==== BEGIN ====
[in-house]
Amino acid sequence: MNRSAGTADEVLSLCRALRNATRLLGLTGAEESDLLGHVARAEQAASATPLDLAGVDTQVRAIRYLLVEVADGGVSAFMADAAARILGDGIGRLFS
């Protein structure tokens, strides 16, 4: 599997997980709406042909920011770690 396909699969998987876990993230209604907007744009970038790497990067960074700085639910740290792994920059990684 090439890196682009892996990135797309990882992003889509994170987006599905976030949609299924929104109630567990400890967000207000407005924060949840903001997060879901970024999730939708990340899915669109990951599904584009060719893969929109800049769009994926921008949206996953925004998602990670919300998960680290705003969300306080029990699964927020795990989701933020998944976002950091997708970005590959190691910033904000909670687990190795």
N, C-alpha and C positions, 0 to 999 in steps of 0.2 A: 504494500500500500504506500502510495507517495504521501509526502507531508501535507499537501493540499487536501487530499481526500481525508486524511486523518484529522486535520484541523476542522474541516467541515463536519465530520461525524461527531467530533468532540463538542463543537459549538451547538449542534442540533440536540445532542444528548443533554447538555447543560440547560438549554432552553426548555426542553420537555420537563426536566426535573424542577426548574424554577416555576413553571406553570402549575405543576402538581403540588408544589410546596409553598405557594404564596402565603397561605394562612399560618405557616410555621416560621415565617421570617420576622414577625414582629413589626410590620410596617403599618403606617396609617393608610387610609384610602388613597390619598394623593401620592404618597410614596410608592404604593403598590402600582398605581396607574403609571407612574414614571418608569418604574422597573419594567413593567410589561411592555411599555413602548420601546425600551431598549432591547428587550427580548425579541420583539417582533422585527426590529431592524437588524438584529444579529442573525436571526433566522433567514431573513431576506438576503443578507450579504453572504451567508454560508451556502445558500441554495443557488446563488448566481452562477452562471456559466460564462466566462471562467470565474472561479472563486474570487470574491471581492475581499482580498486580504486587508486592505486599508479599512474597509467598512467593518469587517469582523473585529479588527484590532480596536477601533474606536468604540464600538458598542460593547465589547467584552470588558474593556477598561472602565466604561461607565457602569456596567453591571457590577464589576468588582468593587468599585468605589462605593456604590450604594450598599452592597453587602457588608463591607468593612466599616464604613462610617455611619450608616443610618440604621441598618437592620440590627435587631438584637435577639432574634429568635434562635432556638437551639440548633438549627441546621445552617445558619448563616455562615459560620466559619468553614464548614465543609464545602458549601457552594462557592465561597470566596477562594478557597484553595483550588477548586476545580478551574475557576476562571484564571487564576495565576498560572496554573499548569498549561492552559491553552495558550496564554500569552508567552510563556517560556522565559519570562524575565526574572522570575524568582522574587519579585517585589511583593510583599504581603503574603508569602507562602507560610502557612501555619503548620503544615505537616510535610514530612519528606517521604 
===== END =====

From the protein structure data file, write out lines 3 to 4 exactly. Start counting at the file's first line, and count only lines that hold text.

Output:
């Protein structure tokens, strides 16, 4: 599997997980709406042909920011770690 396909699969998987876990993230209604907007744009970038790497990067960074700085639910740290792994920059990684 090439890196682009892996990135797309990882992003889509994170987006599905976030949609299924929104109630567990400890967000207000407005924060949840903001997060879901970024999730939708990340899915669109990951599904584009060719893969929109800049769009994926921008949206996953925004998602990670919300998960680290705003969300306080029990699964927020795990989701933020998944976002950091997708970005590959190691910033904000909670687990190795």
N, C-alpha and C positions, 0 to 999 in steps of 0.2 A: 504494500500500500504506500502510495507517495504521501509526502507531508501535507499537501493540499487536501487530499481526500481525508486524511486523518484529522486535520484541523476542522474541516467541515463536519465530520461525524461527531467530533468532540463538542463543537459549538451547538449542534442540533440536540445532542444528548443533554447538555447543560440547560438549554432552553426548555426542553420537555420537563426536566426535573424542577426548574424554577416555576413553571406553570402549575405543576402538581403540588408544589410546596409553598405557594404564596402565603397561605394562612399560618405557616410555621416560621415565617421570617420576622414577625414582629413589626410590620410596617403599618403606617396609617393608610387610609384610602388613597390619598394623593401620592404618597410614596410608592404604593403598590402600582398605581396607574403609571407612574414614571418608569418604574422597573419594567413593567410589561411592555411599555413602548420601546425600551431598549432591547428587550427580548425579541420583539417582533422585527426590529431592524437588524438584529444579529442573525436571526433566522433567514431573513431576506438576503443578507450579504453572504451567508454560508451556502445558500441554495443557488446563488448566481452562477452562471456559466460564462466566462471562467470565474472561479472563486474570487470574491471581492475581499482580498486580504486587508486592505486599508479599512474597509467598512467593518469587517469582523473585529479588527484590532480596536477601533474606536468604540464600538458598542460593547465589547467584552470588558474593556477598561472602565466604561461607565457602569456596567453591571457590577464589576468588582468593587468599585468605589462605593456604590450604594450598599452592597453587602457588608463591607468593612466599616464604613462610617455611619450608616443610618440604621441598618437592620440590627435587631438584637435577639432574634429568635434562635432556638437551639440548633438549627441546621445552617445558619448563616455562615459560620466559619468553614464548614465543609464545602458549601457552594462557592465561597470566596477562594478557597484553595483550588477548586476545580478551574475557576476562571484564571487564576495565576498560572496554573499548569498549561492552559491553552495558550496564554500569552508567552510563556517560556522565559519570562524575565526574572522570575524568582522574587519579585517585589511583593510583599504581603503574603508569602507562602507560610502557612501555619503548620503544615505537616510535610514530612519528606517521604 